One in 4 Louisiana children lives in poverty. These children’s families can hardly afford to meet their basic needs, let alone save for the future. To put our state on a path to address this, Rep. Royce Duplessis has introduced House Concurrent Resolution 94, which asks the Department of Children and Family Services to study a policy tool that has gained national popularity in recent years: baby bonds.
Baby bonds are not actually bonds—that is, they are not debt-financed instruments sold to raise capital from investors. Instead, as proposed by economists Darrick Hamilton and William Darity, they are a sort of publicly guaranteed trust fund, created at a child’s birth.
Each time an eligible baby is born, Louisiana would create a “baby bond” account for them and make an initial contribution. From that point, the design of the program can vary. Some proposals would have the state making additional annual contributions, while others just vary the size of the initial investment based on family income at the time of birth. In either case, the state would invest the baby bond funds in low-risk instruments, similar to public employee pension funds. The bonds would mature when a child reaches adulthood, and the money could be used to pay for higher education, home ownership, or to start a business.
If Louisianans turning 18 today were able to collect a baby bond deposited in 2004, depending on how exactly those funds had been invested and the rate of return they produced, those young adults could be collecting substantial amounts of money.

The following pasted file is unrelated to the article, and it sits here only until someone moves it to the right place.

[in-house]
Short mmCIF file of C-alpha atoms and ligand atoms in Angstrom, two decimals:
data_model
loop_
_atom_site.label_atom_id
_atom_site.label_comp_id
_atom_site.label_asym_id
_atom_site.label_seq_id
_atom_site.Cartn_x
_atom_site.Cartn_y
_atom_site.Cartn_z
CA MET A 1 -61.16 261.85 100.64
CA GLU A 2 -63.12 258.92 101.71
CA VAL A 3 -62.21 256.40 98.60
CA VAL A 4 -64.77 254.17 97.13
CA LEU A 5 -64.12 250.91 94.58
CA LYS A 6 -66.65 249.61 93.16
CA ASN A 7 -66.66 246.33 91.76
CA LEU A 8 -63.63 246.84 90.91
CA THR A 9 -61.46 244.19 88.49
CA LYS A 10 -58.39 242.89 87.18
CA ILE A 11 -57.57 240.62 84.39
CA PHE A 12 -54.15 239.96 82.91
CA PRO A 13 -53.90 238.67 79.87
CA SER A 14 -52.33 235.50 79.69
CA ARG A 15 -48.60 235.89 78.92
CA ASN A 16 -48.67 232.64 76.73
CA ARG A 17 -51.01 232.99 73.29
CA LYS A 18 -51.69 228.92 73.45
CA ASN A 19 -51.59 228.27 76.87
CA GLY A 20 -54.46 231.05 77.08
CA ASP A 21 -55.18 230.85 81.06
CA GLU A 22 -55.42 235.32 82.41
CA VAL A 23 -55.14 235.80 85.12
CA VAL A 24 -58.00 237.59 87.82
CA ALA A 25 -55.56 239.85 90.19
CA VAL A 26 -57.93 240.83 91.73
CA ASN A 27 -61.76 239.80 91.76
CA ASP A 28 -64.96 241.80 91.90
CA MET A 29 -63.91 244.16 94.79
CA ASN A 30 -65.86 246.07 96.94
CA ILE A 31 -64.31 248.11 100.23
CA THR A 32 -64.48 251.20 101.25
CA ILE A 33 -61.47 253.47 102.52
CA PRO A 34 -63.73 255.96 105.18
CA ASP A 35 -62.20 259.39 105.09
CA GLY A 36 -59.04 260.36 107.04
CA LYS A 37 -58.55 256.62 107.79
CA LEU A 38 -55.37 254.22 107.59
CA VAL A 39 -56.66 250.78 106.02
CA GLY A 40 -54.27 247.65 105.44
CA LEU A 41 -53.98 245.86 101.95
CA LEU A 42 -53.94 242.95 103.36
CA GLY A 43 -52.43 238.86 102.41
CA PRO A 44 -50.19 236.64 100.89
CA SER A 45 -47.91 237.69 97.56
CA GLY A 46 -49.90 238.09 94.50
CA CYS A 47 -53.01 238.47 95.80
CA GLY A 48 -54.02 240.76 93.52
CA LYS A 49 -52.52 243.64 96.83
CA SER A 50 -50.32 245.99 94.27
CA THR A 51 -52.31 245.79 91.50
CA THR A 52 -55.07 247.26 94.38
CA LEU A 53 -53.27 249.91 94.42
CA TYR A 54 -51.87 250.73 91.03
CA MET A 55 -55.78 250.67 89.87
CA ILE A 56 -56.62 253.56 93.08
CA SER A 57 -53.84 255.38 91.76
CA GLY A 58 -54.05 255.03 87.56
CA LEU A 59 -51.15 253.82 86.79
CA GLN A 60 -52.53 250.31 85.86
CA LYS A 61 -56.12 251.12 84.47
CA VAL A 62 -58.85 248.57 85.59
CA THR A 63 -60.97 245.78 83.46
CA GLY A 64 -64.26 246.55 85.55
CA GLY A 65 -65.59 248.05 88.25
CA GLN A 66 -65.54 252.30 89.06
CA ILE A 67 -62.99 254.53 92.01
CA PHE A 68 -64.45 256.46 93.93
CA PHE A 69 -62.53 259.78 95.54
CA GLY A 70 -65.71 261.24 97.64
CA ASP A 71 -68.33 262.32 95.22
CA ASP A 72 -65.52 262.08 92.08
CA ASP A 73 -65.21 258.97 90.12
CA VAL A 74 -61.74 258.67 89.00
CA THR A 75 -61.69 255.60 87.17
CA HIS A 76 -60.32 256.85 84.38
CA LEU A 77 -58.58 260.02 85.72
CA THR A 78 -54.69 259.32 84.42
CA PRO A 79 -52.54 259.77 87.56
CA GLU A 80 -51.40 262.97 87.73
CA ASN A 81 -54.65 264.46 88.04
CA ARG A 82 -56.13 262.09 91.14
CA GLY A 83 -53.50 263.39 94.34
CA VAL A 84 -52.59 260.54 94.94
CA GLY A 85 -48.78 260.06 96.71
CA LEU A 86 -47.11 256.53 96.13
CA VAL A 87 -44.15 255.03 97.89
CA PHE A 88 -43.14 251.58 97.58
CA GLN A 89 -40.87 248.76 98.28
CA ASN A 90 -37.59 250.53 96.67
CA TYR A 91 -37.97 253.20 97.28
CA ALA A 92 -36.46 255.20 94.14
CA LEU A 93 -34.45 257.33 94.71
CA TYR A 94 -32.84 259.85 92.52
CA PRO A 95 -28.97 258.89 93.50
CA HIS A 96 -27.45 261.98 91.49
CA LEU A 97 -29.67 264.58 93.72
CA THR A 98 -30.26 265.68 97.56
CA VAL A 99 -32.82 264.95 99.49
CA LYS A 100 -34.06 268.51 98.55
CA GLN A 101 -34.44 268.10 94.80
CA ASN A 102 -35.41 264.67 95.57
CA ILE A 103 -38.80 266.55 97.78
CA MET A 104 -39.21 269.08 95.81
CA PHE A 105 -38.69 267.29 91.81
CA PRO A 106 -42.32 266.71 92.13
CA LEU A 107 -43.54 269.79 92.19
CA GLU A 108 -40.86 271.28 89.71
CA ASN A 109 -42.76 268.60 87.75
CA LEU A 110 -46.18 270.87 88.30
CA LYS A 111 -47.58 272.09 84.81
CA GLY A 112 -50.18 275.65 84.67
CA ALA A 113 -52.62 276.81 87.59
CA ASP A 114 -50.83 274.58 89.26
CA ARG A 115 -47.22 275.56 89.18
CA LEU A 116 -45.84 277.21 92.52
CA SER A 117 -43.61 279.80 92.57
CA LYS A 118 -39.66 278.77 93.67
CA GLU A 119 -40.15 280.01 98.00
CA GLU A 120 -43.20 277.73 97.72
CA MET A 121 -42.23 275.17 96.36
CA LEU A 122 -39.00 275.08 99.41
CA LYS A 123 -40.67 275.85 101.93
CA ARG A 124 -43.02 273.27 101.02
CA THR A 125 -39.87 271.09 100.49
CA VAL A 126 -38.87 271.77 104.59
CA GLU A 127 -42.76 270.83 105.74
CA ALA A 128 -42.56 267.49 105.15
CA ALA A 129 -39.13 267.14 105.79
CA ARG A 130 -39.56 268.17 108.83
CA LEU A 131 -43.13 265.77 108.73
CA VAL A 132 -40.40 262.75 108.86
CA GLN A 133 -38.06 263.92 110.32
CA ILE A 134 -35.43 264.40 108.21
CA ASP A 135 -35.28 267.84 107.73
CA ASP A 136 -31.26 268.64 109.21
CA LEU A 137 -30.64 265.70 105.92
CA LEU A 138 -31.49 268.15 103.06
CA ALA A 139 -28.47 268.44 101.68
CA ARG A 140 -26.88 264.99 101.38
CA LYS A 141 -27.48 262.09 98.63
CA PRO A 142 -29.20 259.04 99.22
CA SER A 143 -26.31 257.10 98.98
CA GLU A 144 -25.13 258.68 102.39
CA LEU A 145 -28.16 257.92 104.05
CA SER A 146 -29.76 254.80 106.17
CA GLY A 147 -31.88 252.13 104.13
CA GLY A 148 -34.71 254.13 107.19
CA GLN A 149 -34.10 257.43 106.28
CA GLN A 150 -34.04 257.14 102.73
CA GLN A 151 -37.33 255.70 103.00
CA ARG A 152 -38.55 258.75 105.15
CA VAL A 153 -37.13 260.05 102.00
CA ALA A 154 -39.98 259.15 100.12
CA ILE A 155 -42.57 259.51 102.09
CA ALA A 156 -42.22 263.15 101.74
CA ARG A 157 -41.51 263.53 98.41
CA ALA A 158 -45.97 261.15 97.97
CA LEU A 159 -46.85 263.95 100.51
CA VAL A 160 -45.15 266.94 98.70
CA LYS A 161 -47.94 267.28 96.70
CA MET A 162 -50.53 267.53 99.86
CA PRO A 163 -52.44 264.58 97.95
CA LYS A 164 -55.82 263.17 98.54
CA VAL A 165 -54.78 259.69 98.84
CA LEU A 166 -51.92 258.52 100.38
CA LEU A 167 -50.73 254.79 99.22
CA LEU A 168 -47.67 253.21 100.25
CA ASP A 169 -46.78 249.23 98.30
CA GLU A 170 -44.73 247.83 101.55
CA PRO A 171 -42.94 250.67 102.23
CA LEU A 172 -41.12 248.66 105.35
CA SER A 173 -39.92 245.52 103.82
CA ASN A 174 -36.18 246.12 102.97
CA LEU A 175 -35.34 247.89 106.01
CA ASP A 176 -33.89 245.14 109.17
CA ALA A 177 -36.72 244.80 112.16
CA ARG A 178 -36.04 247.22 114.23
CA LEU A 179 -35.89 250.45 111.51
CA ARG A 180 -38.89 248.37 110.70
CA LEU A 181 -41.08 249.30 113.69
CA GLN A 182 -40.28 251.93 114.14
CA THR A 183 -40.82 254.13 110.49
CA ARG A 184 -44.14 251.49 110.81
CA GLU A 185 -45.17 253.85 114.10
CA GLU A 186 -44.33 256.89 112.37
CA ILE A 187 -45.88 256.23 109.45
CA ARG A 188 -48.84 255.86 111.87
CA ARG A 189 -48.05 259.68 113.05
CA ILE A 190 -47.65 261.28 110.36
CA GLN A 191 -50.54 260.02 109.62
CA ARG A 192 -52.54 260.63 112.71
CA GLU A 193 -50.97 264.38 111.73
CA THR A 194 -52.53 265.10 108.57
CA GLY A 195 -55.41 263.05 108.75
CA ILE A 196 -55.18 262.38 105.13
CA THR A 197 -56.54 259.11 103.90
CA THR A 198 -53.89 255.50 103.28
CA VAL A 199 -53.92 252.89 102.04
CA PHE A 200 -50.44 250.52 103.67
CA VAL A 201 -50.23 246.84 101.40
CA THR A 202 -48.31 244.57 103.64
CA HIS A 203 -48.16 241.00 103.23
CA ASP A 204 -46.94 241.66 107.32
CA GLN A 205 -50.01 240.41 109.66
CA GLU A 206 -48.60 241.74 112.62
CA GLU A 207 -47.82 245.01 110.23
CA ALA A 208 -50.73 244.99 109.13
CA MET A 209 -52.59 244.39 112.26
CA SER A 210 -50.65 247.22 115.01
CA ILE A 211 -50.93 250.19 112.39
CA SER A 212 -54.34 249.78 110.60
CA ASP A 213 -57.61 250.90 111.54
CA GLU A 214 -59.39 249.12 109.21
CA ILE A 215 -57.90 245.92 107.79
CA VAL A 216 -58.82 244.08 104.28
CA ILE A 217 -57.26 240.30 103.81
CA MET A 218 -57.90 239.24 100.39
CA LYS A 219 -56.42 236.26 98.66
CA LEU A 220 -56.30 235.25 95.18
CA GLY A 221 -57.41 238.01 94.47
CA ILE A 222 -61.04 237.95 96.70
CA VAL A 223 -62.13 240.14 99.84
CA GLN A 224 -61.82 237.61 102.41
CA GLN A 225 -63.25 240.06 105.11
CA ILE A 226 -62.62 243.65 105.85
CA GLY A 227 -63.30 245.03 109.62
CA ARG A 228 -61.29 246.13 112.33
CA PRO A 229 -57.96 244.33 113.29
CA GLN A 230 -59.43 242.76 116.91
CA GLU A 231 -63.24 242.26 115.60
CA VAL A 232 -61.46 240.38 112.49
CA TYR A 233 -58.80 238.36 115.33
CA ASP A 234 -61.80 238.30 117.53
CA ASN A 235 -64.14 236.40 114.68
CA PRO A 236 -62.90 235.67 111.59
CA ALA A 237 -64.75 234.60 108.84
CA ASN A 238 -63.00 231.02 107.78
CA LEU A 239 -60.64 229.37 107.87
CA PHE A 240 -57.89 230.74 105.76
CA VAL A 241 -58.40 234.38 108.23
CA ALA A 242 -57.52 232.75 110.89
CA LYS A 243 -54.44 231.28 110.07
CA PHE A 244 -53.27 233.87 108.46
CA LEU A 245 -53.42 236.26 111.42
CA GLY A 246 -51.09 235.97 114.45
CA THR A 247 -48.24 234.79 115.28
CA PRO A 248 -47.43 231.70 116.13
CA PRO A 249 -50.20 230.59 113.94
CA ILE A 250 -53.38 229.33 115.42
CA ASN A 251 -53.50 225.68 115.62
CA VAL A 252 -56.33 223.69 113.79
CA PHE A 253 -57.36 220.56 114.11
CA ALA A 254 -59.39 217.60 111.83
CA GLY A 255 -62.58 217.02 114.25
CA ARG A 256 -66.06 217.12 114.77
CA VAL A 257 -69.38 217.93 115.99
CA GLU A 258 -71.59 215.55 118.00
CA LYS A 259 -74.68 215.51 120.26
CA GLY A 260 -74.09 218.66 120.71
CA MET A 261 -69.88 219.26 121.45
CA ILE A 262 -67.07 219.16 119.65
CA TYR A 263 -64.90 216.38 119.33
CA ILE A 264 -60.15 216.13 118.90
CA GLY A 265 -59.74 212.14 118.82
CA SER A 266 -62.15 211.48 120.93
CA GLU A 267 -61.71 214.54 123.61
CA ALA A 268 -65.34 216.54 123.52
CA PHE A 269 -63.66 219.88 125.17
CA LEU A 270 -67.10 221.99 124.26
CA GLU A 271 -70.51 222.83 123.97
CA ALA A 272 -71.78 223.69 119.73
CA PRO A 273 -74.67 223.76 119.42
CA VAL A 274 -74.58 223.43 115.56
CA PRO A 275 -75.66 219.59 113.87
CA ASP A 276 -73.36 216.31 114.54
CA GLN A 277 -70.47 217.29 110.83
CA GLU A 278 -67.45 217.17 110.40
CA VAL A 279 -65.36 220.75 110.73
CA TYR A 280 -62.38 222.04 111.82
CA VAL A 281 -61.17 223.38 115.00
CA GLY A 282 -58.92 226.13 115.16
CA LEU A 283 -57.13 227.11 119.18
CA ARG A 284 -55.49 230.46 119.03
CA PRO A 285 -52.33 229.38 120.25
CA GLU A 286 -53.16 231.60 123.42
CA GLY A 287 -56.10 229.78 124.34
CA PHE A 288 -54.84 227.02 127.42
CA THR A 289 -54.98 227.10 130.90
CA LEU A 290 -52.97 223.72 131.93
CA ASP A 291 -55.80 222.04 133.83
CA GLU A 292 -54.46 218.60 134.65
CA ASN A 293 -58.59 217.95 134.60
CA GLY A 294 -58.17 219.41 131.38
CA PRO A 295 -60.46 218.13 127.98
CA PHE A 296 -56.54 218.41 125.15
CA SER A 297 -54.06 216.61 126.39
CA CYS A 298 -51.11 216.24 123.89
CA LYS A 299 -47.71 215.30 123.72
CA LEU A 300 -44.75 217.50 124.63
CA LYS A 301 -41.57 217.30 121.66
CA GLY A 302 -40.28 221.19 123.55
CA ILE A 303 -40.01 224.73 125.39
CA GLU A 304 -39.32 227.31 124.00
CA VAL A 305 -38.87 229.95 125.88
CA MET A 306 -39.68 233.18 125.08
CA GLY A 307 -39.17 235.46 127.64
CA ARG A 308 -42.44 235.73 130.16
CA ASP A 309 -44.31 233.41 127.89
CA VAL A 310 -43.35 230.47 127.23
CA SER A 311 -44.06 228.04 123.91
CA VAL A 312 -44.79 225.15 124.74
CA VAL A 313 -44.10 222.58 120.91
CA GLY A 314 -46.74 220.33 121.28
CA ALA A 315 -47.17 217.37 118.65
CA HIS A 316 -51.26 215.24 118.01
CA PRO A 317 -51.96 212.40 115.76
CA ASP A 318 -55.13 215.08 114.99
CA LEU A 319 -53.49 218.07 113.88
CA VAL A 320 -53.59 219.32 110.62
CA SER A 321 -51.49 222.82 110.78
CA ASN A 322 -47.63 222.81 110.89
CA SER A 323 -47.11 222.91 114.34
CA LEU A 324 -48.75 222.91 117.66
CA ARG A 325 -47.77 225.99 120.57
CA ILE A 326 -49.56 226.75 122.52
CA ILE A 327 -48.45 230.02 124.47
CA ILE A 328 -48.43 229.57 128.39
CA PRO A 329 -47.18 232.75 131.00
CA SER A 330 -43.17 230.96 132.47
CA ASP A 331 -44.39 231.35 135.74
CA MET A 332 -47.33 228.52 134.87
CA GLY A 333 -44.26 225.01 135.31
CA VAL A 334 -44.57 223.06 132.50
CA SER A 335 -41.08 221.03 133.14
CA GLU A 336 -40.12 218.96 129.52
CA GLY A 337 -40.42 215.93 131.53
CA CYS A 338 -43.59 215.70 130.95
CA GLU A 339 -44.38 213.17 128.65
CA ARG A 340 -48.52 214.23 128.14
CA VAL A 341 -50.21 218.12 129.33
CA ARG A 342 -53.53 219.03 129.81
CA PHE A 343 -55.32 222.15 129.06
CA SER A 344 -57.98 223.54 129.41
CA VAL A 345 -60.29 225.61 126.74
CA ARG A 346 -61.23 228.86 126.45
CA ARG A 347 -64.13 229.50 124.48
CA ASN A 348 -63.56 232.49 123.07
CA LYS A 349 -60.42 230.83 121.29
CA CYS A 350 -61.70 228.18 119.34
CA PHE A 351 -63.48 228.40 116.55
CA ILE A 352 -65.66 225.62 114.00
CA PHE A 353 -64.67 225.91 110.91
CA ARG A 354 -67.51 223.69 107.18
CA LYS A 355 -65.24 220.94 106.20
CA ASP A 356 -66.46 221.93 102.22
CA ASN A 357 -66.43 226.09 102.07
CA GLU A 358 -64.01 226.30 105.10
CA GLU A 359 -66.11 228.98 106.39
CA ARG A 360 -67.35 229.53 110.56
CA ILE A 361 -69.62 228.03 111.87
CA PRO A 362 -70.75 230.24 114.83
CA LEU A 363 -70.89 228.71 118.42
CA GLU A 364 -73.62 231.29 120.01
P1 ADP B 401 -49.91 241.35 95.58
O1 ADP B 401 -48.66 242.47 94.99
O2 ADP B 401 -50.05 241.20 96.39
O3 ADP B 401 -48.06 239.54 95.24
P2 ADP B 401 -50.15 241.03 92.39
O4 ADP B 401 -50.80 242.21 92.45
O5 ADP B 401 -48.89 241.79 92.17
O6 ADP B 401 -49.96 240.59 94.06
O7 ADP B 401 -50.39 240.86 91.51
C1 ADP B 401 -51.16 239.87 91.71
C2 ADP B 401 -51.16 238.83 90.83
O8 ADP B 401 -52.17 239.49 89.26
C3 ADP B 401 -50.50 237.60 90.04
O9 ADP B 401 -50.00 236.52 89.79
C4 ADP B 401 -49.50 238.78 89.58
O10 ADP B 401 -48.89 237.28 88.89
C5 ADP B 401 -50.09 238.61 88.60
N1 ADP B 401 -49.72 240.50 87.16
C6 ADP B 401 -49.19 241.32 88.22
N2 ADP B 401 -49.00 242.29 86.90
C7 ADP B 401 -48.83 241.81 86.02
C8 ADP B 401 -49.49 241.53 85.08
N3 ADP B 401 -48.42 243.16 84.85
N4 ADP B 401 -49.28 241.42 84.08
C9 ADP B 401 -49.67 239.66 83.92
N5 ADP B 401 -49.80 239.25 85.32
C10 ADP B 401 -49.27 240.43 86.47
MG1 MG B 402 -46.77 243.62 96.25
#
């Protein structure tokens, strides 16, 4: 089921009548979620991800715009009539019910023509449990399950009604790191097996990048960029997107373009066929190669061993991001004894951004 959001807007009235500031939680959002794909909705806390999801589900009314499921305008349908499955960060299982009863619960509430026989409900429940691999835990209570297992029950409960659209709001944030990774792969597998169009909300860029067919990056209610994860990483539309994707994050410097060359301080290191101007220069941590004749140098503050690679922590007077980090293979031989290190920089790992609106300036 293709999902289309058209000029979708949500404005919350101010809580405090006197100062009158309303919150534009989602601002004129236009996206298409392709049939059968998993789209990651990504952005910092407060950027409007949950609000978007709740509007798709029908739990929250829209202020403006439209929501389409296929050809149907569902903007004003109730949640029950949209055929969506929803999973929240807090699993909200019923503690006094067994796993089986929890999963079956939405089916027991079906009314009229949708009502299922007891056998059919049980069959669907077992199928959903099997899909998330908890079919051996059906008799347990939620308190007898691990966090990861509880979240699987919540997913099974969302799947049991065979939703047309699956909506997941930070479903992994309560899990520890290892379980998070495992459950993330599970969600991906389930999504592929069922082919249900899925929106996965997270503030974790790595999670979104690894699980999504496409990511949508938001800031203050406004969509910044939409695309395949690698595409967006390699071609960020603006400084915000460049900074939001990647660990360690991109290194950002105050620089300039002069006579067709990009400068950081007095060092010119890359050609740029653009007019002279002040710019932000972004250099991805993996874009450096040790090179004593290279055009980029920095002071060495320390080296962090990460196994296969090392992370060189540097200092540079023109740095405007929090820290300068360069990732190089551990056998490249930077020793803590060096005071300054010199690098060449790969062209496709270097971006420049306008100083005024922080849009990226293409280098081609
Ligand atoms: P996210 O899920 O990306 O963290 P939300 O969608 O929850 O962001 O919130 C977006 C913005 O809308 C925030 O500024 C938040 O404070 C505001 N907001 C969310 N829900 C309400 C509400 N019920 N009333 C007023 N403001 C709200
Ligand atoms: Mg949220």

Assuming an average annual return of 7% and an initial investment of $3,500 by the state, beneficiaries would collect about $11,800 each today. Or if these baby bonds had been invested such that their interest rates matched the S&P 500 Index over the last 18 years, that $3,500 would have produced a little over $21,000 per account today. This is money that a young person could use to help pay for college, start a small business, or put a downpayment on a home and get on a path to financial independence.
Two baby bond programs currently exist in the United States — Connecticut and Washington, D.C. both created programs in 2021 targeted to children born to their poorest residents. Several other states are exploring the concept as well, including Iowa and Wisconsin, due in part to the promise these baby bond programs hold for reducing economic and racial inequity.
While baby bonds would benefit anyone who qualifies, they would have a particularly positive impact in reducing racial wealth gaps.
Economic researchers at the Urban Institute have found that the median American white family has 10 times more wealth than the median Black family, and eight times the wealth of the median Latino family. Baby bonds would help to close these gaps by providing families with no wealth, and often very low incomes that do not allow for saving, with direct financial support to their children when they need it most: when they reach young adulthood. Depending on how the baby bond program is designed, the payouts could be quite substantial.
HCR 94 would not create a baby bond program. But studying this issue – and how it could help families in Louisiana – is an essential first step. The power of baby bonds lies in its promise to secure a more prosperous future for our children — and that makes HCR 94 one of the most important measures being considered this session.
– Jackson Voss, Economic Opportunity Policy Analyst